How to Teach Teenage Boys to Actually Respect Women
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This article originally appeared on Broadly Netherlands.
In July, Dutch ad agency and foundation SIRE launched a campaign that beseeched society to "let boys be boys again." The company is no stranger to provocative ad campaigns, but this time a nationwide uproar ensued: What did SIRE mean by asking children to behave like real boys? What about the stereotypes that boys are raised with, like the pressure to repress their emotions and their tears? What about the pressure they face to single-mindedly pursue sex—sometimes at the expense of their female peers and the girls around them?
IMAGINE (Inspiring Male Action on Gender Equality in Europe) takes on these difficult questions by talking to boys between 12 and 18 years old, with the aim of ending sexual violence against girls and women. In the Netherlands, instructors hold school workshops to teach boys to recognize and respect the sexual boundaries of others, as well as how to set their own boundaries. (Girls are also invited to participate in these workshops.)
Twenty-four-year-old IMAGINE instructor Gijs Hablous has been talking to teenage boys since January of this year. Broadly spoke to him about sex ed, consent, and the importance of reaching out to young men.
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BROADLY: What was sex ed like at your own school, when you were younger?
Gijs Hablous: I can remember approximately two biology classes, I think, in my first year of high school. A regular biology teacher—not someone who specialized in sexuality—talked about preventing pregnancy and STDs. And of course we were taught how to put on a condom. But it was treated like a bit of a joke. Topics like sexuality and gender didn't come up.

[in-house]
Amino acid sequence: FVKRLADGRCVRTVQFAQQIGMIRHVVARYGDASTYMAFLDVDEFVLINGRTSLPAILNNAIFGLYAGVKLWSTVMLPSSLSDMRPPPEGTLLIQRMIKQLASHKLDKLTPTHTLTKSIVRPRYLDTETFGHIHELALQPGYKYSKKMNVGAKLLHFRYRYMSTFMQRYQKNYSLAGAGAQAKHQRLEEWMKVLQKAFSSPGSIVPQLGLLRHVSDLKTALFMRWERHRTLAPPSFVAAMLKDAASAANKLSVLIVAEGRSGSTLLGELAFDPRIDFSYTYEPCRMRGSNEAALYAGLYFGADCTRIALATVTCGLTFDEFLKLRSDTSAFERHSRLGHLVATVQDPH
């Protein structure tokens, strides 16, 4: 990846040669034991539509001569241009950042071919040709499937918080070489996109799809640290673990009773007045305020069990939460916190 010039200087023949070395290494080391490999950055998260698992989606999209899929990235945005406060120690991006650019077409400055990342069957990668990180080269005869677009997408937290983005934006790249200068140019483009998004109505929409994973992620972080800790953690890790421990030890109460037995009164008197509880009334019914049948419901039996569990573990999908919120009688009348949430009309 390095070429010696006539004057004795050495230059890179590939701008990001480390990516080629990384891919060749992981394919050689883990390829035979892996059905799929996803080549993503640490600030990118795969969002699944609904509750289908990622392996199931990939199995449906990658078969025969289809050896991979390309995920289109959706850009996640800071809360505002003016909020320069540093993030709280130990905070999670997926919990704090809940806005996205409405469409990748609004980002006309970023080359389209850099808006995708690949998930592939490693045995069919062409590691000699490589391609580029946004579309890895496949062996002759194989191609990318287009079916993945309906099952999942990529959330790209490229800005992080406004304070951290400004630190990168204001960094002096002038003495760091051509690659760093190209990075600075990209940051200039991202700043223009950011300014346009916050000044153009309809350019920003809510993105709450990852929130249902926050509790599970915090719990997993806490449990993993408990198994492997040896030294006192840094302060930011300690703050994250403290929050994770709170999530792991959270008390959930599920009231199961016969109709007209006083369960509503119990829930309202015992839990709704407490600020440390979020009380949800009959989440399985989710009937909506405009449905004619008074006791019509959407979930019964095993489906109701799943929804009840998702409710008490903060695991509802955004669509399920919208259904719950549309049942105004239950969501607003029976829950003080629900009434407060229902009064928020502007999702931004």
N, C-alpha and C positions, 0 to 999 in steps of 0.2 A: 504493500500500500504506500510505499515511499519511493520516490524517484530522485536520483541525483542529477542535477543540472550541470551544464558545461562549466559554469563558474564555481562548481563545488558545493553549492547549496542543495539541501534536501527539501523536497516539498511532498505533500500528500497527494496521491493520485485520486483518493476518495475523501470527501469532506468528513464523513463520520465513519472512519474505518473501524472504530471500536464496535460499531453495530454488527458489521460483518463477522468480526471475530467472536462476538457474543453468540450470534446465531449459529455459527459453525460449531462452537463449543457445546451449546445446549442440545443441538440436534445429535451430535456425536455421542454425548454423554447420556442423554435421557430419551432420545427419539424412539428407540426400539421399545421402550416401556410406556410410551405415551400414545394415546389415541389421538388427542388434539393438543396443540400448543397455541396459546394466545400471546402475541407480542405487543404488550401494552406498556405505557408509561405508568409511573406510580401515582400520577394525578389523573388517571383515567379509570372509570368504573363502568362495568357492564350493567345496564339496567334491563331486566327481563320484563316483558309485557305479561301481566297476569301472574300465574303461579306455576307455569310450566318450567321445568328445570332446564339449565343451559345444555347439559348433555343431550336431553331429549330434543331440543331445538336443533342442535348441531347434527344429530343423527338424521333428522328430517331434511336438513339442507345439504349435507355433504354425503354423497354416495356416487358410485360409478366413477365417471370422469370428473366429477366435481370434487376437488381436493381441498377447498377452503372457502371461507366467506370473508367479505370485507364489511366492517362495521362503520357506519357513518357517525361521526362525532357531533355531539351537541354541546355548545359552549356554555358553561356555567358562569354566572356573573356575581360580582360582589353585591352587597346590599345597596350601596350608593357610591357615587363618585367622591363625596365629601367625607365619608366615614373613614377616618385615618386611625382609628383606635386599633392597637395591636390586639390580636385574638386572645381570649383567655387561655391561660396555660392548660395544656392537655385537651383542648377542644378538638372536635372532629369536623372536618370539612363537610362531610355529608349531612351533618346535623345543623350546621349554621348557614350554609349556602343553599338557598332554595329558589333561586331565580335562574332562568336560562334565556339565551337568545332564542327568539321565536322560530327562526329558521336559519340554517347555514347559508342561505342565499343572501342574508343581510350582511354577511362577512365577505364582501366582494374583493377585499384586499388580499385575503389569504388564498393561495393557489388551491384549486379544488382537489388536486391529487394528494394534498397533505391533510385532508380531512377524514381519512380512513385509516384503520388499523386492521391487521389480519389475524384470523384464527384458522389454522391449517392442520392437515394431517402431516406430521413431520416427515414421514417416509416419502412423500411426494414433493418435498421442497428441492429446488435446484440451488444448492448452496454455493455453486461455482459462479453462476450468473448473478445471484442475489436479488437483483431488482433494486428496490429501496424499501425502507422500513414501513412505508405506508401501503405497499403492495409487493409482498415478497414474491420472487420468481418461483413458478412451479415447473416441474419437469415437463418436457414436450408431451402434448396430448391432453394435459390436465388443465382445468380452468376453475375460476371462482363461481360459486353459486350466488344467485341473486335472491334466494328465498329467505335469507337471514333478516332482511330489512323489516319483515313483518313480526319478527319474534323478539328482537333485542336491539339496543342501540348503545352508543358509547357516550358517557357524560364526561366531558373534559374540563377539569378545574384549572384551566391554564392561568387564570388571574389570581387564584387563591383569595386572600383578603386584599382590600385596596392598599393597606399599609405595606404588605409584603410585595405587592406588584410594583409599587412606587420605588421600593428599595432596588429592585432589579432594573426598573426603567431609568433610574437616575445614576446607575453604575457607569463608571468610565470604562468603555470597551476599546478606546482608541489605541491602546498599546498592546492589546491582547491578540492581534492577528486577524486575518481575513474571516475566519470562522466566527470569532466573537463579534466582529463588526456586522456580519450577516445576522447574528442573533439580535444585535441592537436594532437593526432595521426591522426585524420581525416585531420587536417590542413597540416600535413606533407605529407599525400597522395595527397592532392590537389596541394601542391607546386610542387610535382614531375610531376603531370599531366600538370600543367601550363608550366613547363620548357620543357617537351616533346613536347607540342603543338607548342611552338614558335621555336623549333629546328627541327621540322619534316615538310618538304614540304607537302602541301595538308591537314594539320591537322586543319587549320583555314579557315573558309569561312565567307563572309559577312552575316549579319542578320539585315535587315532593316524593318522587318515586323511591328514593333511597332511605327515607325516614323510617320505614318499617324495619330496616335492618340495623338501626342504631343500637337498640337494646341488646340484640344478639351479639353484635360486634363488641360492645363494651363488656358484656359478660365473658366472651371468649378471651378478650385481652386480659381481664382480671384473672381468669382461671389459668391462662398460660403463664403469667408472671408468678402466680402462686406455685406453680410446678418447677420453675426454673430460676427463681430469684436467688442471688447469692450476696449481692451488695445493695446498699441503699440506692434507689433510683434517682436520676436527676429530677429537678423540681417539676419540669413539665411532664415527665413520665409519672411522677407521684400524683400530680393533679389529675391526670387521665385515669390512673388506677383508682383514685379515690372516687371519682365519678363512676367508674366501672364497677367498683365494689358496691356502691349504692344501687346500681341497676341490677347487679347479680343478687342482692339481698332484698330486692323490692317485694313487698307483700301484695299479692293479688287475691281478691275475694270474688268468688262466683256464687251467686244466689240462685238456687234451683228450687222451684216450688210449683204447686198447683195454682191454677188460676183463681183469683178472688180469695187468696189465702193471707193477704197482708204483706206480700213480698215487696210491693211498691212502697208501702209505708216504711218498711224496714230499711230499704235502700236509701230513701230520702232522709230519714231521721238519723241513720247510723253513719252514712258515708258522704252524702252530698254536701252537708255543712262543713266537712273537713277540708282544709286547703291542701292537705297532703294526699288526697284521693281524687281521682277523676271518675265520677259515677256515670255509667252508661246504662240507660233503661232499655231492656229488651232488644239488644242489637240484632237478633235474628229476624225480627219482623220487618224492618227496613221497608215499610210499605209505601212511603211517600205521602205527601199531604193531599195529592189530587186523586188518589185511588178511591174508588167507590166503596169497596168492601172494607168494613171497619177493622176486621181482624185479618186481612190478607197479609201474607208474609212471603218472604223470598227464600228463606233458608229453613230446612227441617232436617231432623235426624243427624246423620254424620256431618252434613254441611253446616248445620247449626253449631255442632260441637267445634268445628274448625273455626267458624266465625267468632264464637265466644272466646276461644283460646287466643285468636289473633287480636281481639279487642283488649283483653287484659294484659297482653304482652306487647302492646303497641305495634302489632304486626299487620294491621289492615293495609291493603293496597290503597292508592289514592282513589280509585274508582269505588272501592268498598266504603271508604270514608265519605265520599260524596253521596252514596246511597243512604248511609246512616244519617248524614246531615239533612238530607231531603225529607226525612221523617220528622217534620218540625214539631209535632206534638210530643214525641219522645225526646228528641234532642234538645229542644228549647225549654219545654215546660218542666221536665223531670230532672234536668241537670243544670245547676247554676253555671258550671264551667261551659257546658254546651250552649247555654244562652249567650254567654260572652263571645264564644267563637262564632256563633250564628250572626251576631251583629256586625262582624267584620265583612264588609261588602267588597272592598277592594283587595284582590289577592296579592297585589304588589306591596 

Is that what made you think, This can be done better?
That didn't happen until later, when I realized I'm a white, well-educated cis man—which in turn makes me very privileged. I wanted to help out when it comes to gender and sexuality, but didn't know if I should get involved in debates about feminism. I didn't want to upset anyone. Then I heard about IMAGINE, and I thought it was great that they were looking for adult men as role models for younger boys—[men] who could educate them about preventing sexual violence and intimidation.
These are pretty big topics for 12- to 18-year-old boys. How do you go about having that conversation?
We focus on actual physical exercises and talk about them afterwards. For instance, there is a boundary exercise, in which we put two groups of boys opposite of each other. One group slowly advances towards the other, and the latter says "stop" when they think the former gets too close. Then that group still takes another step towards the others—they cross the boundary that was just created. This is how we teach them that you need to talk about [boundaries].
How do these boys respond to that kind of exercise?
They start laughing sometimes. There was this one boy who [acted] tough and said that girls can do whatever they want to him. Then we actually talk about that: Is it truly possible to have no boundaries at all? I notice that respecting boundaries is a difficult theme: How do you know how far you're allowed to go? Many boys think it's not their fault when they go too far and the girl doesn't clearly say "no"—because how could they possibly have known?